“But Venus lightly breaks the penalties suffered during love
And comforting pleasure is mixed in to temper the bites.
And there is hope in this: it is possible to extinguish the flame
In that same body, the place where the fire arises.
But nature prevents this from happening in every way.
This is the only matter: whatever we have more of,
The more our heart burns for it with dread desire.
For food and drink are absorbed into our bodies
And since they are able to be separated into clear parts,
It is easy to get our fill of bread and water.
But from a person’s appearance and pretty complexion
The body gains nothing except fleeting images
To enjoy: a pitiful hope often snatched away by the wind.
Just as when a thirsty man tries to drink in dreams
and can get no water to satisfy the fire in his limbs,
but he reaches for water’s image and exhausts himself
and stays parched even as he tries to drink a raging river;
In the same way Venus uses mere images to toy with lovers.
They can never satisfy their bodies just by looking,
Nor can they wipe any bit of it away by wearing down
Their tender limbs wandering lost over the whole body.”
Sed leviter poenas frangit Venus inter amorem,
blandaque refrenat morsus admixta voluptas;
namque in eo spes est, unde est ardoris origo,
restingui quoque posse ab eodem corpore flammam.
quod fieri contra totum natura repugnat:
unaque res haec est, cuius quam plurima habemus,
tam magis ardescit dira cuppedine pectus.
nam cibus atque umor membris adsumitur intus;
quae quoniam certas possunt obsidere partis,
hoc facile expletur laticum frugumque cupido.
ex hominis vero facie pulchroque colore
nil datur in corpus praeter simulacra fruendum
tenvia; quae vento spes raptast saepe misella.
ut bibere in somnis sitiens quom quaerit, et umor
non datur, ardorem qui membris stinguere possit,
sed laticum simulacra petit frustraque laborat
in medioque sitit torrenti flumine potans,
sic in amore Venus simulacris ludit amantis,
nec satiare queunt spectando corpora coram,
nec manibus quicquam teneris abradere membris
possunt errantes incerti corpore toto.
“Enjoying something, certainly, requires a desire first and then comes the pleasure. The poet Sophocles, as a matter of fact, was one of those people who enjoy life, in order that he might not criticize old age, blamed his inability to get pleasure from sex on wisdom, pretending that he had happily been freed from those desires as if from some cruel master.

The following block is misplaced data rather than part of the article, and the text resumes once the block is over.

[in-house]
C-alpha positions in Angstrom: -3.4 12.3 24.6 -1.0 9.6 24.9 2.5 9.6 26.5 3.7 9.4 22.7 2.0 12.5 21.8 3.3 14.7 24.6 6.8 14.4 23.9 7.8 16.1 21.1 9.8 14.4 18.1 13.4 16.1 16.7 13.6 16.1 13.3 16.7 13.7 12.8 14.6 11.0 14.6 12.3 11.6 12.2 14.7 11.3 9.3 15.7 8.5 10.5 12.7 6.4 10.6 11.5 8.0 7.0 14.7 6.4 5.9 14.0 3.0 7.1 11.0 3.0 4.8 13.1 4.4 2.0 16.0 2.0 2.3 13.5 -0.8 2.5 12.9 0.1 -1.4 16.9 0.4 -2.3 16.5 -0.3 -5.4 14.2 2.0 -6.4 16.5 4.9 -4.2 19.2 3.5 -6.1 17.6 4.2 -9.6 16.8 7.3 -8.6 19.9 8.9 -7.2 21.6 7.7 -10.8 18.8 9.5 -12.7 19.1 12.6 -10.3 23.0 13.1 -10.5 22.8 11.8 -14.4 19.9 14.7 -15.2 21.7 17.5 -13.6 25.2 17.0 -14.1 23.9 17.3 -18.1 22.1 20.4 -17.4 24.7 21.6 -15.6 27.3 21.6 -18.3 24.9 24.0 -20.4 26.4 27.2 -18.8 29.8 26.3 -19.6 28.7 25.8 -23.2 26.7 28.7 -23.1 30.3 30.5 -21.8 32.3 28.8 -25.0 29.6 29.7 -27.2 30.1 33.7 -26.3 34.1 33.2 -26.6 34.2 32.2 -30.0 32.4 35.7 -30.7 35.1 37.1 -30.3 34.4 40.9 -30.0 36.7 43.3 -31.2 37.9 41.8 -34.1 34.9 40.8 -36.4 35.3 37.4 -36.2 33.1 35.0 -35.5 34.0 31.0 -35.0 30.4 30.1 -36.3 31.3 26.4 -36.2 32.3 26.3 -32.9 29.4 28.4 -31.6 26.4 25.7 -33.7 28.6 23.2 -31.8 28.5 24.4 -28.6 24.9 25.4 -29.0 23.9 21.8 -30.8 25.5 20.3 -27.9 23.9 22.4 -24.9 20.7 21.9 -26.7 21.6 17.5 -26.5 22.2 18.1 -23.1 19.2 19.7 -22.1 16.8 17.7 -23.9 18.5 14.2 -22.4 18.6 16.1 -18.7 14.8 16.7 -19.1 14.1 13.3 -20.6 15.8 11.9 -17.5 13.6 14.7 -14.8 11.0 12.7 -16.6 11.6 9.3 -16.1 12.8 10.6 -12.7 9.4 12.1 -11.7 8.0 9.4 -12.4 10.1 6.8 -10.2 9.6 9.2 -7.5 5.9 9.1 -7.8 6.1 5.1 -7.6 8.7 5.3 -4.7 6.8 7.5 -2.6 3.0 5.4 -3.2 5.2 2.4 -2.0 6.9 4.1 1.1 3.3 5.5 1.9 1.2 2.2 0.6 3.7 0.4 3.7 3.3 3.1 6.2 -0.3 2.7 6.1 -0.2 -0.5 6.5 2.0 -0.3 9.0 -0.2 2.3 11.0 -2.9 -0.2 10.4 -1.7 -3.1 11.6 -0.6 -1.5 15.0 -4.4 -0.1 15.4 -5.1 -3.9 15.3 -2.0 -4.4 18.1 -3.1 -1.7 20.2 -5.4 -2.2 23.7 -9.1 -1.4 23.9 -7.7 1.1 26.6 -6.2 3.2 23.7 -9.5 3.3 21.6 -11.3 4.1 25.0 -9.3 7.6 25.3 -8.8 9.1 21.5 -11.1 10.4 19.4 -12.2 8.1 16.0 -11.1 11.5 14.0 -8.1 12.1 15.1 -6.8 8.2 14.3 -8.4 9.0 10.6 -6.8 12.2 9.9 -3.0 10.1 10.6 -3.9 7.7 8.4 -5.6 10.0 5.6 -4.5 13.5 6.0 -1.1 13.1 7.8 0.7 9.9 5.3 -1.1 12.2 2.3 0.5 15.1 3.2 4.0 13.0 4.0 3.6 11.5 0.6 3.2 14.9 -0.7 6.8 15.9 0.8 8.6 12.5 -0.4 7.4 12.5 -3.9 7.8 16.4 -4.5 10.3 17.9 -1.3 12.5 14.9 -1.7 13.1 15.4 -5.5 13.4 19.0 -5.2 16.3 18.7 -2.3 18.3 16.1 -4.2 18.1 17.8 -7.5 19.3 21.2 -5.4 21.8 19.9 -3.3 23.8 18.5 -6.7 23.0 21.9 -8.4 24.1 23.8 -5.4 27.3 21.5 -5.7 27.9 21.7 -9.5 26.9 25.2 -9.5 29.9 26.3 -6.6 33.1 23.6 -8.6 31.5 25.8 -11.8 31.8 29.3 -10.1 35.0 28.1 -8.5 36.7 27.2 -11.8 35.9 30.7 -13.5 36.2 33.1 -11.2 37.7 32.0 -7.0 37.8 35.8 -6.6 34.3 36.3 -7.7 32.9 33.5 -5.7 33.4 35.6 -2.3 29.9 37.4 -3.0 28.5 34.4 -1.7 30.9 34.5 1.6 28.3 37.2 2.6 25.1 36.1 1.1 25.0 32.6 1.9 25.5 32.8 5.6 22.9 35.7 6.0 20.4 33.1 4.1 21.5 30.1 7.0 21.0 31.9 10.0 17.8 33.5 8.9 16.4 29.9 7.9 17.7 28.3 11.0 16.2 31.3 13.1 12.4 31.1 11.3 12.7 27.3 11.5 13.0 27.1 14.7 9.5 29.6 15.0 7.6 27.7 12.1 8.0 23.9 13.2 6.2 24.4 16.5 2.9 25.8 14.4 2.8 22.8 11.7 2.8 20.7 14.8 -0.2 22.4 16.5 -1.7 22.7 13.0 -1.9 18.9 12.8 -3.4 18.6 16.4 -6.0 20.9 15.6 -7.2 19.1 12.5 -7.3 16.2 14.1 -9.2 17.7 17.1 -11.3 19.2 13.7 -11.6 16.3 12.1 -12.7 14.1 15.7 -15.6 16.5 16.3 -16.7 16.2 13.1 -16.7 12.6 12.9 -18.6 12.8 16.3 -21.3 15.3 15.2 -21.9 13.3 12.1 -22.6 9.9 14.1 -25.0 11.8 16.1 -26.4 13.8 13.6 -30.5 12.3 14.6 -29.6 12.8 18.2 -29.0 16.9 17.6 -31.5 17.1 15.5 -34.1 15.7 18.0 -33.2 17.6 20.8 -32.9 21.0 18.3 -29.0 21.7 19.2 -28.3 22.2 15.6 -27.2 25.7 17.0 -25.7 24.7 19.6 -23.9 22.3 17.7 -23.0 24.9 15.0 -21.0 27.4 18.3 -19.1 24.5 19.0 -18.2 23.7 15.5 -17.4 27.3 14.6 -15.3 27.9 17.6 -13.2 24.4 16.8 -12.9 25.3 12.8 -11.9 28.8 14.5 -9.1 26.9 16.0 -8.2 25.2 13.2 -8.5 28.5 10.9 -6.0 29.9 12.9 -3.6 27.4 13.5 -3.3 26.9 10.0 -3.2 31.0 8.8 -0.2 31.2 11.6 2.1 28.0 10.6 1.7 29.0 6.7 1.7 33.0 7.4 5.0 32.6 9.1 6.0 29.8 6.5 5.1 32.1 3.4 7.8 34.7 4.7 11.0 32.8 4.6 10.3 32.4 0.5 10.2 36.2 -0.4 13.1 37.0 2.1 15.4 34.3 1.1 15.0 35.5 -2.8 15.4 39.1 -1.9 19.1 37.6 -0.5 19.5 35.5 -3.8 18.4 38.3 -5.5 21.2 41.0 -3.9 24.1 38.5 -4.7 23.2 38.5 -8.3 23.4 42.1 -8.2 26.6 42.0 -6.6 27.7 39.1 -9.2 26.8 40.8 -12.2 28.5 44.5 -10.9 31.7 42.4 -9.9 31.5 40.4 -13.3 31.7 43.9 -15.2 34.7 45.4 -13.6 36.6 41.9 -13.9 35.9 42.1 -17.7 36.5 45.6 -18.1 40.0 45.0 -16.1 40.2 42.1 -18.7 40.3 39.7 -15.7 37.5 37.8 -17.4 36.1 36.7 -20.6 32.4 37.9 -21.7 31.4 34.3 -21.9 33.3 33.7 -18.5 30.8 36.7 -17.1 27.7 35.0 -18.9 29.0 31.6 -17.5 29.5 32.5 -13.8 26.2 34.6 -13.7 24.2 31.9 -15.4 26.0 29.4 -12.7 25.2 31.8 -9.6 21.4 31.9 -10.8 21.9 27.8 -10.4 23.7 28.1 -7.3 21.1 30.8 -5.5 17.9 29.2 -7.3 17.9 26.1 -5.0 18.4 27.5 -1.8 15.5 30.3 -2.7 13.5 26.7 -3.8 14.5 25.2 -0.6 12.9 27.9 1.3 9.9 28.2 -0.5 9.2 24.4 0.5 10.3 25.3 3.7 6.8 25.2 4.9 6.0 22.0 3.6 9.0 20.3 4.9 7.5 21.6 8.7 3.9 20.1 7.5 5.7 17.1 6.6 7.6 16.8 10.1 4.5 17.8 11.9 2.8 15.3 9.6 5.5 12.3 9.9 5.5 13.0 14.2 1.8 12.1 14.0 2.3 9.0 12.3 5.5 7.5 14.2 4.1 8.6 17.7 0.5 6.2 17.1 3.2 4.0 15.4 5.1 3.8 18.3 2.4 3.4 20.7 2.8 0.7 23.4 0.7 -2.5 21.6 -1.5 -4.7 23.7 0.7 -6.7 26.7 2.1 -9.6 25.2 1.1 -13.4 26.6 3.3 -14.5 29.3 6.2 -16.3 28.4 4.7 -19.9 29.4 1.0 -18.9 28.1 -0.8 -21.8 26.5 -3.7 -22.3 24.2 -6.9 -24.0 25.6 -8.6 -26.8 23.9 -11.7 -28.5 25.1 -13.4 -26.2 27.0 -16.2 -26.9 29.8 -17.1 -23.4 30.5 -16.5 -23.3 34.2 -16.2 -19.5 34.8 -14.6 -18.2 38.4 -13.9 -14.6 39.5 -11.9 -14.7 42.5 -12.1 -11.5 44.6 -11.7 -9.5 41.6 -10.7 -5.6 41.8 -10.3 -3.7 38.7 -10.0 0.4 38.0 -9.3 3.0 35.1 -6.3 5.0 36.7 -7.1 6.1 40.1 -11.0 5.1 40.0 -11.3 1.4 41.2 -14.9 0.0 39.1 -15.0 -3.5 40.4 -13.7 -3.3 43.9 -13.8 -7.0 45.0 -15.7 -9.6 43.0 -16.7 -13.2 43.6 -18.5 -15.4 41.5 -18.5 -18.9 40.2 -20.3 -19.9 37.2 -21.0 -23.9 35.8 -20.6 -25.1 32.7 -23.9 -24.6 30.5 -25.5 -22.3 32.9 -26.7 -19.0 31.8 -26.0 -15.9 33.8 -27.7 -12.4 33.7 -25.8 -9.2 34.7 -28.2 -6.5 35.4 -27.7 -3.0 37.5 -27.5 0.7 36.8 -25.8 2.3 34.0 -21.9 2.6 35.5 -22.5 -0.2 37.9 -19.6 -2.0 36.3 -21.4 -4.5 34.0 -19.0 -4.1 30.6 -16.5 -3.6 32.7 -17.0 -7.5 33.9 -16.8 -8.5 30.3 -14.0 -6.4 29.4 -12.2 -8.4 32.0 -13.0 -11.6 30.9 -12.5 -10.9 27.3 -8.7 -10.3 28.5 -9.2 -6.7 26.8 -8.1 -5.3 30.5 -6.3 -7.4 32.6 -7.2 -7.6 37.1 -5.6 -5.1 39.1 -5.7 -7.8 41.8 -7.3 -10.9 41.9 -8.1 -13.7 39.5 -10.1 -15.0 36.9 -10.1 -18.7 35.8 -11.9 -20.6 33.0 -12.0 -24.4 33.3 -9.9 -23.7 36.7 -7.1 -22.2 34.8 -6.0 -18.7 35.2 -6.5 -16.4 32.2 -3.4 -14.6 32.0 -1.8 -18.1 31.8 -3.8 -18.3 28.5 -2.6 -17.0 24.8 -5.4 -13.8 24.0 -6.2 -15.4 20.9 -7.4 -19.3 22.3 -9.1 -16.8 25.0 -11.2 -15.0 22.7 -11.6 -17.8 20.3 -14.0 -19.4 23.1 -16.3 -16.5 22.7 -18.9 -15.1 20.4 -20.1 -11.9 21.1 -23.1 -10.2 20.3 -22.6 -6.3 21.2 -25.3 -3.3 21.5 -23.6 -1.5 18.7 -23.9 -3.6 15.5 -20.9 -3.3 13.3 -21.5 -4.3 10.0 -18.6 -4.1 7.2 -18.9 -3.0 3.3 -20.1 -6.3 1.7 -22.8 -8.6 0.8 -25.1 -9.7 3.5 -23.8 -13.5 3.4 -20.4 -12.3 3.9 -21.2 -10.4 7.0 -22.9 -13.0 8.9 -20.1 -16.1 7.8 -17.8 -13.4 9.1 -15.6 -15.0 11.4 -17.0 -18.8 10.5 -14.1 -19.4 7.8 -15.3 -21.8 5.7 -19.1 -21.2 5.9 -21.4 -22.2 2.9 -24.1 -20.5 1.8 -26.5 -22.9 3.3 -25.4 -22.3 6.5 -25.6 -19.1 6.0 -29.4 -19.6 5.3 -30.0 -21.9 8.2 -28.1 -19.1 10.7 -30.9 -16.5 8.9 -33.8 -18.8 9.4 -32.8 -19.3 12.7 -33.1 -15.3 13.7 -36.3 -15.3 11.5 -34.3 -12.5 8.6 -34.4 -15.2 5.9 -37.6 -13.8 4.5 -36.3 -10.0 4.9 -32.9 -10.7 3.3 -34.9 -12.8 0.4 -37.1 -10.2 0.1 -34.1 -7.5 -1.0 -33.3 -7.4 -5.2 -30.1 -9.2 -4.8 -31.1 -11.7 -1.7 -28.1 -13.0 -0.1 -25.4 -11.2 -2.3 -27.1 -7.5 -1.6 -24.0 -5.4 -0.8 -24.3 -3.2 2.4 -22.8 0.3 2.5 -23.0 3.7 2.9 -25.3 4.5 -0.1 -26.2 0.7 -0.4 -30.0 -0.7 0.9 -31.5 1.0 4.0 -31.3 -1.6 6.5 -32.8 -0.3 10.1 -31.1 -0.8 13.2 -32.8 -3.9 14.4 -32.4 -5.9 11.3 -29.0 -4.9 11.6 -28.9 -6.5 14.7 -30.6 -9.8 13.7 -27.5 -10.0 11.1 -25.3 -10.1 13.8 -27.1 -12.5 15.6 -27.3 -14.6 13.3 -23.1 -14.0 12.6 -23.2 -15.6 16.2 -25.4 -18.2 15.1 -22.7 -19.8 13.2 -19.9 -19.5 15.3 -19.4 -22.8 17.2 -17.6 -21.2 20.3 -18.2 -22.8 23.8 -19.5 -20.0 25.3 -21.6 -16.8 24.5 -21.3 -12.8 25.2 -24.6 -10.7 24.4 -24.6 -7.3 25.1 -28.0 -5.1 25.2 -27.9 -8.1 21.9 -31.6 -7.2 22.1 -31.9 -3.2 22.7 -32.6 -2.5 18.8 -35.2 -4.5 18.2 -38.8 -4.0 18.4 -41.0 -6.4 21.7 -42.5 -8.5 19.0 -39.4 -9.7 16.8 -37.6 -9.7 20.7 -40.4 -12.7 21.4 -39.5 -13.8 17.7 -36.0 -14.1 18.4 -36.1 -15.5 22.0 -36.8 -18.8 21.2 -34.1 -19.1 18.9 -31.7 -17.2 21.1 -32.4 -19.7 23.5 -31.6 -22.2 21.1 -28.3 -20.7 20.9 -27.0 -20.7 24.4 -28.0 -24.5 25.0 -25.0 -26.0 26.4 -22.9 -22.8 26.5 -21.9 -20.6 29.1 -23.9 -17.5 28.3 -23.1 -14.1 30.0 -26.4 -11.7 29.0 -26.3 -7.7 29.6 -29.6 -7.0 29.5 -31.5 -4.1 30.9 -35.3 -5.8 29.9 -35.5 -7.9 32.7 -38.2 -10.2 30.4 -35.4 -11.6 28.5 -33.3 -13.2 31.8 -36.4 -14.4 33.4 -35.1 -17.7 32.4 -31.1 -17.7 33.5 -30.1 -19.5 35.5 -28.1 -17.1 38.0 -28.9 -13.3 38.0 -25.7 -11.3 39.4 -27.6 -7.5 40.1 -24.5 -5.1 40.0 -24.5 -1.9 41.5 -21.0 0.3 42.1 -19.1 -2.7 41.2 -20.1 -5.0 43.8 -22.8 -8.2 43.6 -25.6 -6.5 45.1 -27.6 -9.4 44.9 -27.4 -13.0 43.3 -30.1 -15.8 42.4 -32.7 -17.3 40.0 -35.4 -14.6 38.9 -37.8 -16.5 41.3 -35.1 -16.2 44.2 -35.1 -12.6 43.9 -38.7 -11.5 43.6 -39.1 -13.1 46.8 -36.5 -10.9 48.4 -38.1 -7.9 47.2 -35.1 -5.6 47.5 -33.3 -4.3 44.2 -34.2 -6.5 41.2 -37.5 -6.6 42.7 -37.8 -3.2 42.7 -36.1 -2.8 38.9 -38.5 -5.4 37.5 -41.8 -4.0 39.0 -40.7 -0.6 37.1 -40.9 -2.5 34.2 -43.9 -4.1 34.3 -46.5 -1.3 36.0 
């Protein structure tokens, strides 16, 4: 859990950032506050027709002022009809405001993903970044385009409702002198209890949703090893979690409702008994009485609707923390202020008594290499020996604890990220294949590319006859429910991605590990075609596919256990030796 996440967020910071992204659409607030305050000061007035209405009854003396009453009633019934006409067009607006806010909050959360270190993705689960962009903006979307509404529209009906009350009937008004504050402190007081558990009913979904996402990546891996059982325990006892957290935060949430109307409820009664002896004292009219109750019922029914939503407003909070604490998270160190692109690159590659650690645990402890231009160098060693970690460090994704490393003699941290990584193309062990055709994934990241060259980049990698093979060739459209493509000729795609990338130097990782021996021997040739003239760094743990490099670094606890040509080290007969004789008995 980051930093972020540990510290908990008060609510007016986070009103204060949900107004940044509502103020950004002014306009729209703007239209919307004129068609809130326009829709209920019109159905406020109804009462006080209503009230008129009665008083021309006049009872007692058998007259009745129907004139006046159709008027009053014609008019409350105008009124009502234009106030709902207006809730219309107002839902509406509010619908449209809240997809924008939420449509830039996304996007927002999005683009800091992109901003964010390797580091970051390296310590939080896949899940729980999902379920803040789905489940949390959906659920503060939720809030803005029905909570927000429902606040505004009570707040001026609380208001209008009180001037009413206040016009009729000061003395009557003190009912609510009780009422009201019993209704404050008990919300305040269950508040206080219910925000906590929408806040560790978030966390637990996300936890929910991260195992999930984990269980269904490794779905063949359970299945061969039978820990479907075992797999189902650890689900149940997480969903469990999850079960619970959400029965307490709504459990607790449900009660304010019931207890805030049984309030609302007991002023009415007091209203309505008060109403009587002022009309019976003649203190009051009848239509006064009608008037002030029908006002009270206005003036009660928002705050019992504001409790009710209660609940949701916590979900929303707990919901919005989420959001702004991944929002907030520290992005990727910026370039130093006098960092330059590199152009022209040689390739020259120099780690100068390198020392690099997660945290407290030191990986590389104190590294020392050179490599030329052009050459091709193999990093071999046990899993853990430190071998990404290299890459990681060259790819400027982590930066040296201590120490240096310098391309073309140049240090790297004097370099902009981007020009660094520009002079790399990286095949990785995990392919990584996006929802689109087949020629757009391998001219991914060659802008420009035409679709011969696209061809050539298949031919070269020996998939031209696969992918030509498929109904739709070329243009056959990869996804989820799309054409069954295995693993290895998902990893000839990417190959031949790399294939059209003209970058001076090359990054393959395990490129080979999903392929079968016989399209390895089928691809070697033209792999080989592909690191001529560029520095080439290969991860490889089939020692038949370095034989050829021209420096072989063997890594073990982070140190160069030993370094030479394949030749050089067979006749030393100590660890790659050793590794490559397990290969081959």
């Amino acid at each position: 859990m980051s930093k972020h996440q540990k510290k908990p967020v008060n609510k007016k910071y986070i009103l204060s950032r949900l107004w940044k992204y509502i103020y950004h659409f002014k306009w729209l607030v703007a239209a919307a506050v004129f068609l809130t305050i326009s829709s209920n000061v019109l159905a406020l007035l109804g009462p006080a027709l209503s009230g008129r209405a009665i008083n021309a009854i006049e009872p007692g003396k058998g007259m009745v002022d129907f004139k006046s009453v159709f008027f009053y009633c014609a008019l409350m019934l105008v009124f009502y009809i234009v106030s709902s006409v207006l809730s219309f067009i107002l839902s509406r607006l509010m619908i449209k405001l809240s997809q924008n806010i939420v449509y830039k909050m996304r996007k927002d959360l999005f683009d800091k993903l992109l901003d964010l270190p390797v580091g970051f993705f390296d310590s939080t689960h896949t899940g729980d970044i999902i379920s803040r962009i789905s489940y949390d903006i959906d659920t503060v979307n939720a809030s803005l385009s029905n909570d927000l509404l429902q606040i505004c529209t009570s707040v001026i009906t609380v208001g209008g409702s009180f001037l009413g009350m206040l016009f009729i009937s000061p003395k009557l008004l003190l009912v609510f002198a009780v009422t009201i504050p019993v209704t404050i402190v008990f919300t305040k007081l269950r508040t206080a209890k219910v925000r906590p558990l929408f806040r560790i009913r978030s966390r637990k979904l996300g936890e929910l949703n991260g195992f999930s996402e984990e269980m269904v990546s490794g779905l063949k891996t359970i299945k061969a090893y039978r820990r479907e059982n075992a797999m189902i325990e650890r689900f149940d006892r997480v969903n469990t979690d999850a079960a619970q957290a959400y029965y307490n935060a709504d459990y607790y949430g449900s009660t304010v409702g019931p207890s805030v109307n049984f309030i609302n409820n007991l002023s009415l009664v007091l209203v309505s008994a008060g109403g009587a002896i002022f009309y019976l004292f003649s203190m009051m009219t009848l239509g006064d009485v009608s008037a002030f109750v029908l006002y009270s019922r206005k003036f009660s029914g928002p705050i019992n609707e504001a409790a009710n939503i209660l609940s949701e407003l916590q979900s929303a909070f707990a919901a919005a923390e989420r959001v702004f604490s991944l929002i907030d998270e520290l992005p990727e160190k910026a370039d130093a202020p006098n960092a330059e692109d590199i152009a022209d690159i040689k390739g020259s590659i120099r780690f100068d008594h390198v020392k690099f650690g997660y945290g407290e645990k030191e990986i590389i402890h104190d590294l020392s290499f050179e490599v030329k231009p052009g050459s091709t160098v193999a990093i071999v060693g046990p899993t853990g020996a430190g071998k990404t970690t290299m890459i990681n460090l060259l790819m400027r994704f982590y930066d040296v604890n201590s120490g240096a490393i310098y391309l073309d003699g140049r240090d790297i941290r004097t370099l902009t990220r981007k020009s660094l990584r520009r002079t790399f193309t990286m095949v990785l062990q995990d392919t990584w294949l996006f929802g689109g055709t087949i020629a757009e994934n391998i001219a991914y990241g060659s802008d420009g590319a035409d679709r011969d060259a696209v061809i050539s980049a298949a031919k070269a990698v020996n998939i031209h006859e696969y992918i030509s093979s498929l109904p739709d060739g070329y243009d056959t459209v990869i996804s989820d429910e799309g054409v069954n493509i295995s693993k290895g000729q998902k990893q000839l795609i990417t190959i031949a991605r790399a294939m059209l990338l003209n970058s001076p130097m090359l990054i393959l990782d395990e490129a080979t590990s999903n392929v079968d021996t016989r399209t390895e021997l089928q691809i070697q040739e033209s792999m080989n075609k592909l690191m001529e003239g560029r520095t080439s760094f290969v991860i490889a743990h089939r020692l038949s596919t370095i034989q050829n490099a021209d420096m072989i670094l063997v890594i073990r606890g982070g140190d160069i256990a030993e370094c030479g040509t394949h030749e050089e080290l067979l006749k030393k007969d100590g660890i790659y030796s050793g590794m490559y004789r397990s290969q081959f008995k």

But I insist that the “Judgment of Paris was depicted by the more ancient poets as a contest between virtue and pleasure. When Aphrodite was selected—and she represented pleasure—everything went to shit. It also seems likely to me that Xenophon made up his story about Herakles and virtue for the same reason.”
“In his sexual relationships with boyfriends, much more even than those activities for having children, a tyrant falls short of happiness. Certainly, we all understand that sexual pleasures are much increased under the influence of desire. But desire is certainly least willing to arise in a tyrant.
For lust does not take pleasure in aiming for things ready at hand, but instead for those things that are only hoped for. For this reason, a man who knows nothing of thirst gets no pleasure from drinking; and the man untested by desire is inexperienced of the sweetest sexual delights”
“Children, the Cyprian is certainly not only the Cyprian
But she is a being of many names.
She is Hades. She is immortal life.
She is mad insanity. She is desire undiluted.
She is lamentation. In her is everything
Earnest, peaceful, all that leads to violence
She seeps into the organs of everything
In which life resides. Who is ever sated by the goddess?
She enters into the fishes’ swimming race,
She is in the four-limbed tribe on the land
And guides her wing among the birds.
Among beasts, mortals, among the gods above.
Whom of the gods has she not thrown three times?
If it is right for me—if it is right to speak the truth,
She rules Zeus’ chest without a spear or iron
The Cyprian certainly cuts short
All the best plans of humans and gods.”
According to a Hellenistic collection, the poet Alcaeus complained of the onslaught of the erotic god:
Greek Anthology, 5. 10 (Attributed to Alcaeus of Messene)
“I hate Love [Eros]. Why doesn’t the overwhelming god attack
wild beasts instead of shooting arrows at my heart?
What good is it for a god to burn out a man? What is the rite
that has him pin me and take a prize from my head?”